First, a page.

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How to Handle a Landlord That Won't Care for Your Rented Property (100 hits)

Relationships between landlords and tenants are not always easy. They're even tougher, though, when the landlord refuses to deal with very real problems. Below are a few steps you should take if your landlord won't care for your rented property.

Learn Your Basic Rights


It's important to stop and think about what rights you have a tenant. In most states, you have a basic right to concepts like quiet enjoyment (that is, the ability to make reasonable use of your space) and livable conditions. You may not, however, necessarily have rights to some things that might be considered luxuries. Your landlord may be required to move quickly to repair your furnace, for example, but he or she might be within his or her rights to take a bit more time when it comes to fixing your dishwasher. Issues like internet, as well, become tricky. If you pay the internet company directly yourself, even if your lease requires you to get that particular internet service, then internet failures fall strictly between you and your provider to fix.

Check Your Lease


One of the most important documents you have when dealing with any kind of landlord/tenant relationship is your lease. While you might think of this document as something that tells you what you can and cannot do, it also often has outlines for the responsibilities of the landlord. Look in your lease to determine the timeframe in which problems are supposed to be handled and what your options are if the landlord does not hold up his or her end of the bargain.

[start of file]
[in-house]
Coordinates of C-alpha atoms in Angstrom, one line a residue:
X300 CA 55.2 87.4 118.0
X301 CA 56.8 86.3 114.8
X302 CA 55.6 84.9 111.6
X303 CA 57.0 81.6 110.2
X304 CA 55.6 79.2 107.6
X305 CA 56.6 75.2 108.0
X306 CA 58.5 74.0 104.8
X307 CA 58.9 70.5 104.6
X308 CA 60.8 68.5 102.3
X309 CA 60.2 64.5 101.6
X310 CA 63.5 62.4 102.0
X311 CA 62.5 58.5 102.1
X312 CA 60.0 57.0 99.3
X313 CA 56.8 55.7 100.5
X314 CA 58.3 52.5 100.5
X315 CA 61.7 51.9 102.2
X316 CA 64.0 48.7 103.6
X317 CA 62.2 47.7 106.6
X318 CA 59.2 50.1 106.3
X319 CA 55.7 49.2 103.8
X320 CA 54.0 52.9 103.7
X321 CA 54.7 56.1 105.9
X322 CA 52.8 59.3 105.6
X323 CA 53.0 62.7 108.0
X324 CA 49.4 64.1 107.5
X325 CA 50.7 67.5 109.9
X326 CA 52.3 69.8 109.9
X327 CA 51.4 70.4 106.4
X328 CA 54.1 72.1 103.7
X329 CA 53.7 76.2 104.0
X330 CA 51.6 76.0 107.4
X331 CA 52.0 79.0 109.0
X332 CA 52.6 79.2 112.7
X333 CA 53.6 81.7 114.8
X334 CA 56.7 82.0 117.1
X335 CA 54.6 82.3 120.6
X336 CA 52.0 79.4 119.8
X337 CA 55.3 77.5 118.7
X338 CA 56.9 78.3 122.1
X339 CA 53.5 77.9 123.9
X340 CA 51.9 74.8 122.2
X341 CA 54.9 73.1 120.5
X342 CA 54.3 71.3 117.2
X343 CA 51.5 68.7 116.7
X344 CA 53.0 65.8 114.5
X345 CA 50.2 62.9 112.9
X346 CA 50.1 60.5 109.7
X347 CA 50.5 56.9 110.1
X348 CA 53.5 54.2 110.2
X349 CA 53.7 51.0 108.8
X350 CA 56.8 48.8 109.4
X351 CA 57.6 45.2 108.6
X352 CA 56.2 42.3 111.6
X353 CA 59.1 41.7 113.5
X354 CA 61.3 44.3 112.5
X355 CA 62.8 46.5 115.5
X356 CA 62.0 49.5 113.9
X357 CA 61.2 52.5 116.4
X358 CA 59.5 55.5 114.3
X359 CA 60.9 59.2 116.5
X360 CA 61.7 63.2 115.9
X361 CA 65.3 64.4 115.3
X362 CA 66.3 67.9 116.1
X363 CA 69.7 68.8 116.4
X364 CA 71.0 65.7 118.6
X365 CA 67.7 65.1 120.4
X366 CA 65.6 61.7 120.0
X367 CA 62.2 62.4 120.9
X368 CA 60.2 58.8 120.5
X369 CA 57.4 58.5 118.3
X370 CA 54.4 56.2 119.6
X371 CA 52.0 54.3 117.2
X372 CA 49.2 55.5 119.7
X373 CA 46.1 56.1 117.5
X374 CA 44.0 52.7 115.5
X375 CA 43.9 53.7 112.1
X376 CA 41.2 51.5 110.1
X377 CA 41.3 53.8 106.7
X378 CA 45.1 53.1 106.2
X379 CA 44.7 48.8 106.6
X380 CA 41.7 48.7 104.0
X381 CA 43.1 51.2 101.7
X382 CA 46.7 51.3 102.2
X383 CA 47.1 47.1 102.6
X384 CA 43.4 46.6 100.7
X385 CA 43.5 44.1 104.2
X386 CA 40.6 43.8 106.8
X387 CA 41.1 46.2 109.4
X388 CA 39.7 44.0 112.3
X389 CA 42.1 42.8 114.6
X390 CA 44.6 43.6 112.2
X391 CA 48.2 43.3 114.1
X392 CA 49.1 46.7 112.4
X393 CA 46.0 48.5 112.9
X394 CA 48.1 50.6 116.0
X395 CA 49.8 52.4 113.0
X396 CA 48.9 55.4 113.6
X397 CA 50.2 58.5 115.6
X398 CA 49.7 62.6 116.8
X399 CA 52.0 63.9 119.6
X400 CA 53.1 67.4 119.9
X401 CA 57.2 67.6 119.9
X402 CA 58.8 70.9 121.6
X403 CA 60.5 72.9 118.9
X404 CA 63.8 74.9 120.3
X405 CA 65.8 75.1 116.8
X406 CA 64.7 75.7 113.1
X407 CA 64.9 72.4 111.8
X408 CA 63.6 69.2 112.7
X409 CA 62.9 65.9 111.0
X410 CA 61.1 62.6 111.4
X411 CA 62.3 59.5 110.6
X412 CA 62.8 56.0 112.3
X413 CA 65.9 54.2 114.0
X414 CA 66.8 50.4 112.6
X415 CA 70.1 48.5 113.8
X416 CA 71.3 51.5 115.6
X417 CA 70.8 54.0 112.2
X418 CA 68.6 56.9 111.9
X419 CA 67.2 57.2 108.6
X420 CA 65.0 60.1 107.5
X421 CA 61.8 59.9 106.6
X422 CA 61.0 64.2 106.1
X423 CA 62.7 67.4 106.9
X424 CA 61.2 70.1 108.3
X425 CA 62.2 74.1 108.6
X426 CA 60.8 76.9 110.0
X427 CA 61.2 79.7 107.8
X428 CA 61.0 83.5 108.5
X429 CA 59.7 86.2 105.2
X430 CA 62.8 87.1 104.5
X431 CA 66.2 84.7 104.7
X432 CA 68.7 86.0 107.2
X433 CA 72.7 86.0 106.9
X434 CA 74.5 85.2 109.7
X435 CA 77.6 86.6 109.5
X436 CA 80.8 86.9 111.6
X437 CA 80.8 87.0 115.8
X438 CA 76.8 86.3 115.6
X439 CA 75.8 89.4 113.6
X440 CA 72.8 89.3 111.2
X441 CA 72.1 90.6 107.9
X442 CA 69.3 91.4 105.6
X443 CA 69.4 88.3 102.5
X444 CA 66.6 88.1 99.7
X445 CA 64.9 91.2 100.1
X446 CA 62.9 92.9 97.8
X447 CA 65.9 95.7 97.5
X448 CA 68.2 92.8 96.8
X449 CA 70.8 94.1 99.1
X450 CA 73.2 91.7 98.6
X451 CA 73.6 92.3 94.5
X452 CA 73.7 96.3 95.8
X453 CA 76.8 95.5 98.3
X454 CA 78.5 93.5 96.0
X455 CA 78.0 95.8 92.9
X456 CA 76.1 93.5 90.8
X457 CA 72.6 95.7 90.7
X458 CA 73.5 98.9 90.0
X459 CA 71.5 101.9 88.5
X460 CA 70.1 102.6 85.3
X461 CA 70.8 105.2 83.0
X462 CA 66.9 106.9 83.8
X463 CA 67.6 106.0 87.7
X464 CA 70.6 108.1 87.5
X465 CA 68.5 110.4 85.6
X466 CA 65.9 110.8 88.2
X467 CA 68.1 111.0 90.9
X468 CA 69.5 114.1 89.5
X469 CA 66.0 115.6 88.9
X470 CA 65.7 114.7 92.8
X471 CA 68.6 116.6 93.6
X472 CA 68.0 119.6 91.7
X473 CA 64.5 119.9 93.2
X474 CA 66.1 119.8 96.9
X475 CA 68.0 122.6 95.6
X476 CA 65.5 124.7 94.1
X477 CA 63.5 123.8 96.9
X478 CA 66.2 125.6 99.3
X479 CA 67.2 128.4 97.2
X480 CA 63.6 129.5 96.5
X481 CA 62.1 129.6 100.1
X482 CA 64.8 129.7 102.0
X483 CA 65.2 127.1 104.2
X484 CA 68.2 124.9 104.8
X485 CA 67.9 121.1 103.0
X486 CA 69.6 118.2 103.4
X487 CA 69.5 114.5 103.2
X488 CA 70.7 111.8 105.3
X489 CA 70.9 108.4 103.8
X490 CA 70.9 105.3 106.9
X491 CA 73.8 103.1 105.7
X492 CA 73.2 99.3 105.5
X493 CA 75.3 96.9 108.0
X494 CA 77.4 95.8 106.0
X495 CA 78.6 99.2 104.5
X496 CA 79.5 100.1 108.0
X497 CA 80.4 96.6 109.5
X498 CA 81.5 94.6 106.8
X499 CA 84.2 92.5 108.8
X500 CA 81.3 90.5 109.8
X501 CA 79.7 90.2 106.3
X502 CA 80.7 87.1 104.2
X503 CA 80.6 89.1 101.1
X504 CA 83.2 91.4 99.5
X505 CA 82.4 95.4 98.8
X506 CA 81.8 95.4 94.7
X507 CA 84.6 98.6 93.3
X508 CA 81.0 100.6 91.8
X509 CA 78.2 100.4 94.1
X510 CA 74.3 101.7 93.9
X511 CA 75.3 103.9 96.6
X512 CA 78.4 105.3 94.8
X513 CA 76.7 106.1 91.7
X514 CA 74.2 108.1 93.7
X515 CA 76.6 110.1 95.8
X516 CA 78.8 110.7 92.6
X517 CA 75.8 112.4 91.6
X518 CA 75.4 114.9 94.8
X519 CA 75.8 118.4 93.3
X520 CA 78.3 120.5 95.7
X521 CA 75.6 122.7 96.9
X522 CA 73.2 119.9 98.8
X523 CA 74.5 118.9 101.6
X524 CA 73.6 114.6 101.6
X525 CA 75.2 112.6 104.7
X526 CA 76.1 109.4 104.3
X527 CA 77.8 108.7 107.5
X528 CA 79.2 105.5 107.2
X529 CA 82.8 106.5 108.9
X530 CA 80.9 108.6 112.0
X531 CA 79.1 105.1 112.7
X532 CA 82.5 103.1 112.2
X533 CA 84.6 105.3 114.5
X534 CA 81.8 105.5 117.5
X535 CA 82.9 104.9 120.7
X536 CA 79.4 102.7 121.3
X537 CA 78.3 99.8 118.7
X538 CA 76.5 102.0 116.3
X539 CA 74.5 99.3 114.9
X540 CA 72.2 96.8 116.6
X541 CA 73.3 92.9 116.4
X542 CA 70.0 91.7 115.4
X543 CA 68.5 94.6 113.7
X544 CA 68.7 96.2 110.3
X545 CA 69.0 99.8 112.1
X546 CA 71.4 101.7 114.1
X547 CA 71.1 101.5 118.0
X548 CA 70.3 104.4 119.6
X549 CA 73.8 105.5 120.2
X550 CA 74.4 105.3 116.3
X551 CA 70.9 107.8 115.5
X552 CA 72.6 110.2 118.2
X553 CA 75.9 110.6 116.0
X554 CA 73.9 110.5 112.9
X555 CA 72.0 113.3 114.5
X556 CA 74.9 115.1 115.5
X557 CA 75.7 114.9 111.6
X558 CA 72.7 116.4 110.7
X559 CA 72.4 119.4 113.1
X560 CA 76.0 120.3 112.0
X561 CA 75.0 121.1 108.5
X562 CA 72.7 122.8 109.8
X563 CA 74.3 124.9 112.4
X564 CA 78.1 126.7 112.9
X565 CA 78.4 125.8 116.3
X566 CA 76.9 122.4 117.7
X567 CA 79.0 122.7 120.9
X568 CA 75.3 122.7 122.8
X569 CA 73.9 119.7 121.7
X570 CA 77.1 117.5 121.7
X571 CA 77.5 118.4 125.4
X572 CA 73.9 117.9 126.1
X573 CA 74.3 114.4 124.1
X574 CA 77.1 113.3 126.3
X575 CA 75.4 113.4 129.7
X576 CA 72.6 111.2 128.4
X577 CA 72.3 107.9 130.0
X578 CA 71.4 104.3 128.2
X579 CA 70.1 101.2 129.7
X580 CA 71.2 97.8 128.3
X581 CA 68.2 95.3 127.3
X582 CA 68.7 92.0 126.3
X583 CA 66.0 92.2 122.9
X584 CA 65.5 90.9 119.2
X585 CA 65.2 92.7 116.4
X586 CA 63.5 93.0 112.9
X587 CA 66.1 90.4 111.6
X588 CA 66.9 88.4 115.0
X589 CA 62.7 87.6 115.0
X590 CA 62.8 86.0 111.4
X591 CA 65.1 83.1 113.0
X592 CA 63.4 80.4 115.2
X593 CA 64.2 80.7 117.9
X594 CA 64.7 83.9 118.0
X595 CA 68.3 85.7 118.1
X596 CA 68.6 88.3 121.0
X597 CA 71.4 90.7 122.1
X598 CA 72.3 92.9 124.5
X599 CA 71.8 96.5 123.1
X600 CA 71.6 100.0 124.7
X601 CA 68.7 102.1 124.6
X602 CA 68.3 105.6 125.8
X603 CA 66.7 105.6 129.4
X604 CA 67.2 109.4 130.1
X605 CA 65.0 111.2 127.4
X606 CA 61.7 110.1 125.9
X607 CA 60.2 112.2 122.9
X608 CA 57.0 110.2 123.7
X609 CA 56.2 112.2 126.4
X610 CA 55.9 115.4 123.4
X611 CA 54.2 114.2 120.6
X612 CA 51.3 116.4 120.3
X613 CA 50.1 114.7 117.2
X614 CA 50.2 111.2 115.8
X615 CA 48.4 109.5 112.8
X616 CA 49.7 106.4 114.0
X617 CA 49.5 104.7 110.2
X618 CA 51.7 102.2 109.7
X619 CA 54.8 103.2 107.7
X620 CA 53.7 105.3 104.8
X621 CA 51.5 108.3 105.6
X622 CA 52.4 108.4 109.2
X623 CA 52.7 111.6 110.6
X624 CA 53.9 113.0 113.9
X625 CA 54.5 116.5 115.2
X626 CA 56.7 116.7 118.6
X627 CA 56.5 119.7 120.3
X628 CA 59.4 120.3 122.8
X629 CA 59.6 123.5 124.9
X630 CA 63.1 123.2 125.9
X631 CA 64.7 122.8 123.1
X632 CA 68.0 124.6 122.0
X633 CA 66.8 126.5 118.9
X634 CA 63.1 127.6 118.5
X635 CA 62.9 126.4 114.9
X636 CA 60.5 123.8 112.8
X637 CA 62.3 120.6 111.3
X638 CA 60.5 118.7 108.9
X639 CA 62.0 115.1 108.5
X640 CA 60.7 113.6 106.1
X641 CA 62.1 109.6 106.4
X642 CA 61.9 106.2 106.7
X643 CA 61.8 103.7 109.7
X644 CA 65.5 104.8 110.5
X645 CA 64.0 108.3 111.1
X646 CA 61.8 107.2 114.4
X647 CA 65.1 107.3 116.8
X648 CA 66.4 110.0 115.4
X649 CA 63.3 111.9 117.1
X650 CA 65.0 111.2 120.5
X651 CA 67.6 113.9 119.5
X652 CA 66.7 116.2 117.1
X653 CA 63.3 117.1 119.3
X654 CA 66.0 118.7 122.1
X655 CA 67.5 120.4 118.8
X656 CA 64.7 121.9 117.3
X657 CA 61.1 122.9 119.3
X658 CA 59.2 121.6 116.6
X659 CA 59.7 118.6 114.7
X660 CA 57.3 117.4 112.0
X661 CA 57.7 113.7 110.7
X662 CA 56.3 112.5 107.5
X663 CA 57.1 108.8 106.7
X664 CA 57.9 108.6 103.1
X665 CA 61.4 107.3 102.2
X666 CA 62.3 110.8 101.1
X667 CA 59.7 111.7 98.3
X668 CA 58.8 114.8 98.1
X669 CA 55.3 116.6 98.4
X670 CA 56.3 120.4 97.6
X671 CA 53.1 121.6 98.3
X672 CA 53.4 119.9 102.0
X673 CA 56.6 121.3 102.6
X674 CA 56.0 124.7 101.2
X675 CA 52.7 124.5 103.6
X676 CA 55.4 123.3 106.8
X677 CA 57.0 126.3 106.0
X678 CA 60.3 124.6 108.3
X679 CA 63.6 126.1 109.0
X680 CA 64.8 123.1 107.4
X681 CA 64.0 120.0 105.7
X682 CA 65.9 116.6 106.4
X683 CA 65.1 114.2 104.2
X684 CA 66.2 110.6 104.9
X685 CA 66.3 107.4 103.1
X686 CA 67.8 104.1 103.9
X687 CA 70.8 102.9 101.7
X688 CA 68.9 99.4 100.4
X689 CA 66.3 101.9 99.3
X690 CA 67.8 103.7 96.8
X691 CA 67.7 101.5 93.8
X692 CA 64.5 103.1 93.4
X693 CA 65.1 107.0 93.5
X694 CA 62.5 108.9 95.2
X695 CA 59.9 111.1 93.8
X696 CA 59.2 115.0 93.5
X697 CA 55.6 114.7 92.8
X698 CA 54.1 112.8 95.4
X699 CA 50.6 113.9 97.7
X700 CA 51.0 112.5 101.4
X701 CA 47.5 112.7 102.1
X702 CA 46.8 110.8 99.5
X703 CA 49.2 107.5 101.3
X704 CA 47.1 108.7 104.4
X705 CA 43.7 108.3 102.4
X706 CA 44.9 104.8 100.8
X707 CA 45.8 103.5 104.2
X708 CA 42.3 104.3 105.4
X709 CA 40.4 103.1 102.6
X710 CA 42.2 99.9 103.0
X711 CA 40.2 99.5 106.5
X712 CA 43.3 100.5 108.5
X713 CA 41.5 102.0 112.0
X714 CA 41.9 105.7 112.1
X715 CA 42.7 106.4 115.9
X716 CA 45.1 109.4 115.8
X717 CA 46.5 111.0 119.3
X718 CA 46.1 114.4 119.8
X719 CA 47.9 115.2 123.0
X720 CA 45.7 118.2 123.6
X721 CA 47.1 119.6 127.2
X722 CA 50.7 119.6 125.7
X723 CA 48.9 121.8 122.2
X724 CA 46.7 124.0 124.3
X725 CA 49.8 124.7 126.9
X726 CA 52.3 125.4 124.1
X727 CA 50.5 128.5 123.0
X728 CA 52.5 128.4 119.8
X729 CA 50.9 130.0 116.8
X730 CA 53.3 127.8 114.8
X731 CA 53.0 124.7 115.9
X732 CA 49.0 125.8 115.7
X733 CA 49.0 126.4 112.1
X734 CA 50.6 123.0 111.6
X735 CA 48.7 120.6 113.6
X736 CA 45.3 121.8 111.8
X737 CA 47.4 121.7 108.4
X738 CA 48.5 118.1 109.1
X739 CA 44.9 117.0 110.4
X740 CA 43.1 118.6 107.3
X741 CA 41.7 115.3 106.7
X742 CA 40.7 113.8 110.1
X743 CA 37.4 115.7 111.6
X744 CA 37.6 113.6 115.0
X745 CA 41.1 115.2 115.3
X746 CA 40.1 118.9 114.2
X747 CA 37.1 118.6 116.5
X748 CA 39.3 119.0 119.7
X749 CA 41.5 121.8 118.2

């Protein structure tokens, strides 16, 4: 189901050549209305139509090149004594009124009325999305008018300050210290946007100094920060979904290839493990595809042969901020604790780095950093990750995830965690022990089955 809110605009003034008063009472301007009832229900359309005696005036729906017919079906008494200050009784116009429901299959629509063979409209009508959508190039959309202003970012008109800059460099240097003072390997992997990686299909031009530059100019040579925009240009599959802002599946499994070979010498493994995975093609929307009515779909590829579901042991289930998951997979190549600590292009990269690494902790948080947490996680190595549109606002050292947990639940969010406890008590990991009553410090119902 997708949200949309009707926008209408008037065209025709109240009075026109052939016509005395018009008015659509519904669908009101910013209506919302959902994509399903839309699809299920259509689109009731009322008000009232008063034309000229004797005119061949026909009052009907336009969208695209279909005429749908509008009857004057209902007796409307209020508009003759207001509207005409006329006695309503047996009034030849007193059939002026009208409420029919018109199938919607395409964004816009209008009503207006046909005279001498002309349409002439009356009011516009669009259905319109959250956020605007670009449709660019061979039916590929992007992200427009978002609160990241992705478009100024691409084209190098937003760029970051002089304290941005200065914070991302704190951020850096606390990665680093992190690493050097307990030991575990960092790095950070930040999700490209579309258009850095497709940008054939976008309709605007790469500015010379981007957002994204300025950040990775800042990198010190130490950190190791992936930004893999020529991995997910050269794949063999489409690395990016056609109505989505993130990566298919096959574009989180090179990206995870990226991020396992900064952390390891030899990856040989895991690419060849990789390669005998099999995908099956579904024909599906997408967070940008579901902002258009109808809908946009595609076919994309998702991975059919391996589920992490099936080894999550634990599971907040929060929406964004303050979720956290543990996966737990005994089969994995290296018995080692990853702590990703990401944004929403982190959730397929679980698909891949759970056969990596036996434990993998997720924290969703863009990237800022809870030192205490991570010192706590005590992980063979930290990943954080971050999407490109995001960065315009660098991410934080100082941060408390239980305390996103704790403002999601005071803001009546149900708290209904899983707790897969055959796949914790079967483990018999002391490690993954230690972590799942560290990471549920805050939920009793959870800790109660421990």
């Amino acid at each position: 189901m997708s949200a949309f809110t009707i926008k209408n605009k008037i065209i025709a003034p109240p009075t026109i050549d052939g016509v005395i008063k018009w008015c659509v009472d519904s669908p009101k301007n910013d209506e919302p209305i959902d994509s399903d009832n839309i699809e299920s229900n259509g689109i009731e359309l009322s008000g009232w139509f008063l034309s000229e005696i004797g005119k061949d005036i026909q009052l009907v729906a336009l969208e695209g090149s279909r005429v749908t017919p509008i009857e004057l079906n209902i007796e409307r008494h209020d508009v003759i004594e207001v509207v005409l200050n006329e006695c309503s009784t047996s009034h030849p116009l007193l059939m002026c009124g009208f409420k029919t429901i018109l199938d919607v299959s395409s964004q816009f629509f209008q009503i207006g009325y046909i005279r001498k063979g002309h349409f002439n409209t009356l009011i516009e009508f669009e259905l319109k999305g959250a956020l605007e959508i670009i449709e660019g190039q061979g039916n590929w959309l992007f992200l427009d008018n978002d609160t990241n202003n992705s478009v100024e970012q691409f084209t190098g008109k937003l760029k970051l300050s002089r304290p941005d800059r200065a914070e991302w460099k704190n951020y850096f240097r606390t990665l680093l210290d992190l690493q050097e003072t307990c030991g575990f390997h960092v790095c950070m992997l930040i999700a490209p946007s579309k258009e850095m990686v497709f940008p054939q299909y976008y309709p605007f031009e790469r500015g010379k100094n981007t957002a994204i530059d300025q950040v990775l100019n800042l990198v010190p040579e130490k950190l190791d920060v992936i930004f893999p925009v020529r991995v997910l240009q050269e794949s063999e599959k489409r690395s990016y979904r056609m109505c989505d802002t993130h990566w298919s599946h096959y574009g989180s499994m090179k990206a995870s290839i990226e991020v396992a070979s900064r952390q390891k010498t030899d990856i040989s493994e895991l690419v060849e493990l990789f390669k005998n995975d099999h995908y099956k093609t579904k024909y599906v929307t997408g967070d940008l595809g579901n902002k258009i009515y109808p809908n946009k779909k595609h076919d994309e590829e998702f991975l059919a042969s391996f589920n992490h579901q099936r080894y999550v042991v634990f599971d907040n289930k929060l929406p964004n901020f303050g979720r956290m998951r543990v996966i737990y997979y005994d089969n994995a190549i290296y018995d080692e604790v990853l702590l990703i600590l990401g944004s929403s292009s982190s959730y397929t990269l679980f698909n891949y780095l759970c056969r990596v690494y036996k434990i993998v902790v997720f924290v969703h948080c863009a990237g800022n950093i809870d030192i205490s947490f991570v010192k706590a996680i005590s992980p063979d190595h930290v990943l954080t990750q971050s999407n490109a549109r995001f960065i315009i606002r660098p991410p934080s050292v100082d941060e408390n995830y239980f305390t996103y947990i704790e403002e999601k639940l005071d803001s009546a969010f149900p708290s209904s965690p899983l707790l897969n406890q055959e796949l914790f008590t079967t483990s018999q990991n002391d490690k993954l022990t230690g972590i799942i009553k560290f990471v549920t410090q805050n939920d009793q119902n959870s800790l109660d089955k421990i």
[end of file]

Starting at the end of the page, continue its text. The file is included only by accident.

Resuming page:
Alert a State or Local Agency


Most states have some kind of agency that deals with the relationships between renters and landlords. If you know that the problem that you are dealing with is one that's in violation of your basic rights as a tenant, you should contact one of these agencies. The agency may then contact your landlord or even come and investigate the premises themselves, both of which can spur even the most unreasonable of landlords to action. Even if you plan to take legal matters into your own hands, filing a claim with these agencies is an important first step when your rights are violated as a tenant.

Contact an Attorney


If all else fails, you might need to contact a civil litigation lawyer to help you determine your next step. A good lawyer can help you to draft a letter to your landlord to reiterate how serious your problem might be, and the same attorney may be able to help you if you need to break your lease when the dwelling place becomes uninhabitable. If you know that you need to take a major step, consulting with a lawyer is your best choice.
Your landlord has a duty to take care of his or her property. Make sure to know your rights, your lease, and your options when it comes to dealing with repairs that need to be done in your rental home. If you know what your landlord is required to do, you'll have a much easier time convincing him or her to fulfill his or her duties.
Posted By: Hannah Whittenly
Tuesday, July 30th 2019 at 3:46PM
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